Skip to content

Herding Tigers: Be the Leader that Creative People Need by Todd Henry

February 10, 2019

herding_tigers.jpg

I thought Henry’s The Accidental Creative was one of the best, most practical books I’d ever read on the creative process. This one takes it up a level, literally, to managing creative teams. I’ve been managing creatives for about a decade, so a lot of the content in this book rang true. Some of it was new to me, but most of it was a sharp articulation of something I have been doing or have experienced. And some of the advice was just reassuring validation of the way I like to work.

The most helpful section of the book is on the shifts one has to make when moving from a creative doer to a creative manager. I wish I’d had this advice ten years ago. Henry hammers home the detrimental effects of continuing to do the same job—actually making the creative—instead of empowering others to do the creative and giving them ownership of the projects.

This is by far the greatest challenge of any creative manager, because the doing and the managing are completely different skillsets. And often creatives are elevated to a leadership role because of their creative product—which does nothing to prepare them for running a team.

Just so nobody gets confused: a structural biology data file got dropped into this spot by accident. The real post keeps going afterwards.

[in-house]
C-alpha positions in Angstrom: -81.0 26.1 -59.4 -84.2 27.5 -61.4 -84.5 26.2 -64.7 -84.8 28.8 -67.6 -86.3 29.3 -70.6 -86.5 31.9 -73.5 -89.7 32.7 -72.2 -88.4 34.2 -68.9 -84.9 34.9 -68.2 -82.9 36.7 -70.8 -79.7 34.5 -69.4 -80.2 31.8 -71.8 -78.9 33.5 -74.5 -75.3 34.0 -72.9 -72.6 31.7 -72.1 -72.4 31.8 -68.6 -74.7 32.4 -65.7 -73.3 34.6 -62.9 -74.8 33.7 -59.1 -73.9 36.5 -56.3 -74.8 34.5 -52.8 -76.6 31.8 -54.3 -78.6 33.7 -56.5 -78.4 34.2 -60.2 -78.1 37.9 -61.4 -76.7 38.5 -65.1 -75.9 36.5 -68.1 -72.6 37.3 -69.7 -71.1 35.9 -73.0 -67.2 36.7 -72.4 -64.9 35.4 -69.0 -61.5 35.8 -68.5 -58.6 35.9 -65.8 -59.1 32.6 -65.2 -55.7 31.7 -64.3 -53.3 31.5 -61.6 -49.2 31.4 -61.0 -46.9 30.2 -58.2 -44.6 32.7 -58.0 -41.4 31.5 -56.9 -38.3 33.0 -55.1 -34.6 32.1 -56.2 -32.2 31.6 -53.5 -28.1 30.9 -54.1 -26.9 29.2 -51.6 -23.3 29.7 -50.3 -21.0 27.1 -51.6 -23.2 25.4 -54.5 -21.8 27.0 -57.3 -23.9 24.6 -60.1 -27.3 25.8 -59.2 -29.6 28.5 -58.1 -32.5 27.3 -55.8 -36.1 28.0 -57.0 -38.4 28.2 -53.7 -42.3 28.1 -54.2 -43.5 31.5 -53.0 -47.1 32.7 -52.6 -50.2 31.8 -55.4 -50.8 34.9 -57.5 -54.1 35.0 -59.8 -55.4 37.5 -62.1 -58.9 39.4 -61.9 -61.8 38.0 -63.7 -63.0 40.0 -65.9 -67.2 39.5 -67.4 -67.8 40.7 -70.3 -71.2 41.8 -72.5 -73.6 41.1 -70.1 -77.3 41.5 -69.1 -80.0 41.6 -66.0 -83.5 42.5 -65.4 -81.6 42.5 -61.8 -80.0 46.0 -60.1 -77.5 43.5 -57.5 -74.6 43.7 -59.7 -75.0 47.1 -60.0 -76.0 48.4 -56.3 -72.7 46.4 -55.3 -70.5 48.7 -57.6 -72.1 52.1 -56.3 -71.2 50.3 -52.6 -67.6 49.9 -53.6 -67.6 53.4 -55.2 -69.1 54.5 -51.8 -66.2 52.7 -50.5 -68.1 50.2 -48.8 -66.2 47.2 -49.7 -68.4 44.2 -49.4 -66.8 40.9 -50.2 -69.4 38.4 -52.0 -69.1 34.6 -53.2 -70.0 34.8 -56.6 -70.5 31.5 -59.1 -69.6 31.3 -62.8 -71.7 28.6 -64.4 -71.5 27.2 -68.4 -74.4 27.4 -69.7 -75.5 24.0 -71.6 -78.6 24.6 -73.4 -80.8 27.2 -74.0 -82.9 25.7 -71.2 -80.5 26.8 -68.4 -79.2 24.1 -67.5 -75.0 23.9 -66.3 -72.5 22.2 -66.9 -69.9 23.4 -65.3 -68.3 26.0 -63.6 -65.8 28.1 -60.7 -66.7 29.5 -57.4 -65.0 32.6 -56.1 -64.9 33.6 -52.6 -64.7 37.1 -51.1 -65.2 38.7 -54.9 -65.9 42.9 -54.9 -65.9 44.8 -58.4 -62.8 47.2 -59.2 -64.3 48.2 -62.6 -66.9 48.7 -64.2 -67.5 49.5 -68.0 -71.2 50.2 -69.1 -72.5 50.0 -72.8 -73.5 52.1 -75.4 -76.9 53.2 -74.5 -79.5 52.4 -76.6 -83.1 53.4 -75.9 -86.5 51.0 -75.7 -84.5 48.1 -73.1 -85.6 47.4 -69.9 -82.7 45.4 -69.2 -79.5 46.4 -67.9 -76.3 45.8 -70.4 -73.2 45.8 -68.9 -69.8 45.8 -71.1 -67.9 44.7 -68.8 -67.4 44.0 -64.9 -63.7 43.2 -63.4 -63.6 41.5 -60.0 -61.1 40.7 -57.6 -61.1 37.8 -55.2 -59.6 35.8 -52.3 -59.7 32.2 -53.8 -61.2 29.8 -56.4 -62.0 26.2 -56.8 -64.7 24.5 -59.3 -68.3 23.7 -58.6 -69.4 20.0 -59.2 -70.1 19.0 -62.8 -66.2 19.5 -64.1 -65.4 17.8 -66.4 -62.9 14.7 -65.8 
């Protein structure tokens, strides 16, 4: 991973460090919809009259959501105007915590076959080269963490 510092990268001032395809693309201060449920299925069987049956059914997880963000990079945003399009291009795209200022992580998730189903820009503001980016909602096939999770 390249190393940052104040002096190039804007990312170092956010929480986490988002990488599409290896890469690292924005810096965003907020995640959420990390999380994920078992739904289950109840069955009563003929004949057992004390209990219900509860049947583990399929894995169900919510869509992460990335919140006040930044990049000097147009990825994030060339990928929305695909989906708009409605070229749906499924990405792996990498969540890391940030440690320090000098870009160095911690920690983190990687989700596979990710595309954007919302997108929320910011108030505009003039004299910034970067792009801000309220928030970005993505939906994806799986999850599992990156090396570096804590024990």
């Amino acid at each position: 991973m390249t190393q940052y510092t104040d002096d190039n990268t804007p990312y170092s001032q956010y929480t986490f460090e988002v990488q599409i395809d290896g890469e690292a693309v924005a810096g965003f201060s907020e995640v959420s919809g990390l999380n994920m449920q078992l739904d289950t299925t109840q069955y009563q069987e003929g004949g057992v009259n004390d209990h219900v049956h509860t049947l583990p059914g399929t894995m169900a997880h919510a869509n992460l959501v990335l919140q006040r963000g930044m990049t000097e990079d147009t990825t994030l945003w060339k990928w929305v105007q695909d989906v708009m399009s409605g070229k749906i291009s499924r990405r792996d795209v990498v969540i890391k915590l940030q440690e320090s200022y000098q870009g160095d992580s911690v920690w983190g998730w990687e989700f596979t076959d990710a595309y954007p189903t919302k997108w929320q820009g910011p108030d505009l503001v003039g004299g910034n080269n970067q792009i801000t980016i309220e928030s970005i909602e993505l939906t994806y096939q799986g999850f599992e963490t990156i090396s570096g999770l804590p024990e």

The managers on my team are constantly working through the tricky balance of giving creatives the freedom to fail and learn without damaging the team’s reputation in the process. The tendency, especially for new managers, is to swoop in and try to save the day early and often, which is just a form of micromanagement. It’s a habit that demotivates the team, erodes trust and stifles the growth of everyone on it. It also makes the manager’s job much more difficult.

Henry gives tactics for thinking about and dealing with all kinds of dynamics common to a creative environment: protecting the resources of the team, creating a safe space for exploration, managing up to stakeholders who may not understand the creative process, navigating conflict and understanding individual motivations.

This is a very helpful book. I’d say it’s a must-read for any manager of a creative team. It’s also timely, as I’m kicking off a training series on creative management next week. I plan to borrow at least a handful of points from this book.

But What If We’re Wrong: Thinking About the Present As If It Were the Past by Chuck Klosterman

February 9, 2019

klosterman.jpg

How do we know what we know is right?

This is a book about a meta concept—the knowledge of our knowledge. When we look back on now from twenty, fifty, one hundred years in the future, what will we see as our biggest misunderstandings, miscalculations and mistakes? What will be the thing that we are so sure of today that makes us look foolish to future generations? What is today’s equivalent of the geo-centric model of the universe before Galileo?

It’s hard for us to think about the future this way, because we generally assume that we know what’s going on (in the same way we generally assume humans are the peak of evolution—first there were monkeys, then apes, then homo erectus, etc. and then, ta da! Here we are!). “We constantly pretend our perceptions of the present day will not seem ludicrous in retrospect, simply because there doesn’t appear to be any other option.”